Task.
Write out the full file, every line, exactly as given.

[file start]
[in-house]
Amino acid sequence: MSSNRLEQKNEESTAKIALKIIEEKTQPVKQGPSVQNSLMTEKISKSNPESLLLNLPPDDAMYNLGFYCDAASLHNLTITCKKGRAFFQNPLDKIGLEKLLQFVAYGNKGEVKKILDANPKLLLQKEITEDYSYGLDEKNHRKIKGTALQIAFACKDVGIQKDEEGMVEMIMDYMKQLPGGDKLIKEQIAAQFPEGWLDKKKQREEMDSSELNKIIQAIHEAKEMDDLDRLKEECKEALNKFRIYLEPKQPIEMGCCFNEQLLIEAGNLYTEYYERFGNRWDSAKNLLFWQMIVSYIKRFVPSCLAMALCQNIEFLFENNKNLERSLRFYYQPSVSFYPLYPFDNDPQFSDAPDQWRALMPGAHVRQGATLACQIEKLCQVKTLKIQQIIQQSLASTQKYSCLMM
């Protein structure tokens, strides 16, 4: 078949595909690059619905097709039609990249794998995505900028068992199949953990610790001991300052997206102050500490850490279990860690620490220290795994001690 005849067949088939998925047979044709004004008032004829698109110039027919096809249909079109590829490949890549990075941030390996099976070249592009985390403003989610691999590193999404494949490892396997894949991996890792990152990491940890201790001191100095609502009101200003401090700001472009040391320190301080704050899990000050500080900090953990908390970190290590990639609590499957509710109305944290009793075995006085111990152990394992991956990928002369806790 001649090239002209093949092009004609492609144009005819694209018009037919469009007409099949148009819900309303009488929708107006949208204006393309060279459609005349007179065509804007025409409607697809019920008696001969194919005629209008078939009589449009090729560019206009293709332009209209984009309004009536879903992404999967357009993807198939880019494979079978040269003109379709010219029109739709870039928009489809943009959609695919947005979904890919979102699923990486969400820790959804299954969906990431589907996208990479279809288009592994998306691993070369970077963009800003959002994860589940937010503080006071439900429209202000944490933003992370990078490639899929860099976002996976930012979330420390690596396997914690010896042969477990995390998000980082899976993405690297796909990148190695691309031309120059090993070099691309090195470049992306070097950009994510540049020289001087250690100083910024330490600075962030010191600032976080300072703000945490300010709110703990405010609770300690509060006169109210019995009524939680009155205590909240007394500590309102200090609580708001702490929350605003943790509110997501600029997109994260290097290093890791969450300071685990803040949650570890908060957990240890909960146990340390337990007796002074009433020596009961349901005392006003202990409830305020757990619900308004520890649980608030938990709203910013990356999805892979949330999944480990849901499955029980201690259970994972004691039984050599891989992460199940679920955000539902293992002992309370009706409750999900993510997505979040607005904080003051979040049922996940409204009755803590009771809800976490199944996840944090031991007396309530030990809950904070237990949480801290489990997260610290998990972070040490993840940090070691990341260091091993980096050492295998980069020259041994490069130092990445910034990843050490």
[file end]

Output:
[in-house]
Amino acid sequence: MSSNRLEQKNEESTAKIALKIIEEKTQPVKQGPSVQNSLMTEKISKSNPESLLLNLPPDDAMYNLGFYCDAASLHNLTITCKKGRAFFQNPLDKIGLEKLLQFVAYGNKGEVKKILDANPKLLLQKEITEDYSYGLDEKNHRKIKGTALQIAFACKDVGIQKDEEGMVEMIMDYMKQLPGGDKLIKEQIAAQFPEGWLDKKKQREEMDSSELNKIIQAIHEAKEMDDLDRLKEECKEALNKFRIYLEPKQPIEMGCCFNEQLLIEAGNLYTEYYERFGNRWDSAKNLLFWQMIVSYIKRFVPSCLAMALCQNIEFLFENNKNLERSLRFYYQPSVSFYPLYPFDNDPQFSDAPDQWRALMPGAHVRQGATLACQIEKLCQVKTLKIQQIIQQSLASTQKYSCLMM
């Protein structure tokens, strides 16, 4: 078949595909690059619905097709039609990249794998995505900028068992199949953990610790001991300052997206102050500490850490279990860690620490220290795994001690 005849067949088939998925047979044709004004008032004829698109110039027919096809249909079109590829490949890549990075941030390996099976070249592009985390403003989610691999590193999404494949490892396997894949991996890792990152990491940890201790001191100095609502009101200003401090700001472009040391320190301080704050899990000050500080900090953990908390970190290590990639609590499957509710109305944290009793075995006085111990152990394992991956990928002369806790 001649090239002209093949092009004609492609144009005819694209018009037919469009007409099949148009819900309303009488929708107006949208204006393309060279459609005349007179065509804007025409409607697809019920008696001969194919005629209008078939009589449009090729560019206009293709332009209209984009309004009536879903992404999967357009993807198939880019494979079978040269003109379709010219029109739709870039928009489809943009959609695919947005979904890919979102699923990486969400820790959804299954969906990431589907996208990479279809288009592994998306691993070369970077963009800003959002994860589940937010503080006071439900429209202000944490933003992370990078490639899929860099976002996976930012979330420390690596396997914690010896042969477990995390998000980082899976993405690297796909990148190695691309031309120059090993070099691309090195470049992306070097950009994510540049020289001087250690100083910024330490600075962030010191600032976080300072703000945490300010709110703990405010609770300690509060006169109210019995009524939680009155205590909240007394500590309102200090609580708001702490929350605003943790509110997501600029997109994260290097290093890791969450300071685990803040949650570890908060957990240890909960146990340390337990007796002074009433020596009961349901005392006003202990409830305020757990619900308004520890649980608030938990709203910013990356999805892979949330999944480990849901499955029980201690259970994972004691039984050599891989992460199940679920955000539902293992002992309370009706409750999900993510997505979040607005904080003051979040049922996940409204009755803590009771809800976490199944996840944090031991007396309530030990809950904070237990949480801290489990997260610290998990972070040490993840940090070691990341260091091993980096050492295998980069020259041994490069130092990445910034990843050490």